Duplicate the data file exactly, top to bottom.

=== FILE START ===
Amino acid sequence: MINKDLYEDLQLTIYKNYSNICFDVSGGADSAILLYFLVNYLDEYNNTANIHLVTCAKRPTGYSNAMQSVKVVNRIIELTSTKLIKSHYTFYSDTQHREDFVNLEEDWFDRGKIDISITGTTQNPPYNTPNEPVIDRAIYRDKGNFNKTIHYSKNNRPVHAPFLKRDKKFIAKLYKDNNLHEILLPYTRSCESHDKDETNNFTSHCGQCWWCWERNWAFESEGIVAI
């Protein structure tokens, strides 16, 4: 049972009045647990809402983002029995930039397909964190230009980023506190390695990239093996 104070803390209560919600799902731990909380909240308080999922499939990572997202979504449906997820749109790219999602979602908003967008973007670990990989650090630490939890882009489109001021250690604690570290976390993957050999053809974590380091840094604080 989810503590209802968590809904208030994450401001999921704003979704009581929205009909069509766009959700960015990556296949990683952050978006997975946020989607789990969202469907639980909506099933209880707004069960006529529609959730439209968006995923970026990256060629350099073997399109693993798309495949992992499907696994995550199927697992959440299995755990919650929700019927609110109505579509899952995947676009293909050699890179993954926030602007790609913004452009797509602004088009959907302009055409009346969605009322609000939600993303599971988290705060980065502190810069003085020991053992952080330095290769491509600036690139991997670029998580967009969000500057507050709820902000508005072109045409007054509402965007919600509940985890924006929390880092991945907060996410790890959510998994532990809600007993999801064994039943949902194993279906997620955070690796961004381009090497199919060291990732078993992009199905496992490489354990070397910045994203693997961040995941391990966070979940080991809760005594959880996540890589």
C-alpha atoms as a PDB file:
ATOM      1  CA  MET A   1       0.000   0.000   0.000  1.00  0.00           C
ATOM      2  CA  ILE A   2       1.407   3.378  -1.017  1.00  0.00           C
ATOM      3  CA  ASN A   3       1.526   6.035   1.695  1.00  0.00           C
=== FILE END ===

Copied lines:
Amino acid sequence: MINKDLYEDLQLTIYKNYSNICFDVSGGADSAILLYFLVNYLDEYNNTANIHLVTCAKRPTGYSNAMQSVKVVNRIIELTSTKLIKSHYTFYSDTQHREDFVNLEEDWFDRGKIDISITGTTQNPPYNTPNEPVIDRAIYRDKGNFNKTIHYSKNNRPVHAPFLKRDKKFIAKLYKDNNLHEILLPYTRSCESHDKDETNNFTSHCGQCWWCWERNWAFESEGIVAI
């Protein structure tokens, strides 16, 4: 049972009045647990809402983002029995930039397909964190230009980023506190390695990239093996 104070803390209560919600799902731990909380909240308080999922499939990572997202979504449906997820749109790219999602979602908003967008973007670990990989650090630490939890882009489109001021250690604690570290976390993957050999053809974590380091840094604080 989810503590209802968590809904208030994450401001999921704003979704009581929205009909069509766009959700960015990556296949990683952050978006997975946020989607789990969202469907639980909506099933209880707004069960006529529609959730439209968006995923970026990256060629350099073997399109693993798309495949992992499907696994995550199927697992959440299995755990919650929700019927609110109505579509899952995947676009293909050699890179993954926030602007790609913004452009797509602004088009959907302009055409009346969605009322609000939600993303599971988290705060980065502190810069003085020991053992952080330095290769491509600036690139991997670029998580967009969000500057507050709820902000508005072109045409007054509402965007919600509940985890924006929390880092991945907060996410790890959510998994532990809600007993999801064994039943949902194993279906997620955070690796961004381009090497199919060291990732078993992009199905496992490489354990070397910045994203693997961040995941391990966070979940080991809760005594959880996540890589």
C-alpha atoms as a PDB file:
ATOM      1  CA  MET A   1       0.000   0.000   0.000  1.00  0.00           C
ATOM      2  CA  ILE A   2       1.407   3.378  -1.017  1.00  0.00           C
ATOM      3  CA  ASN A   3       1.526   6.035   1.695  1.00  0.00           C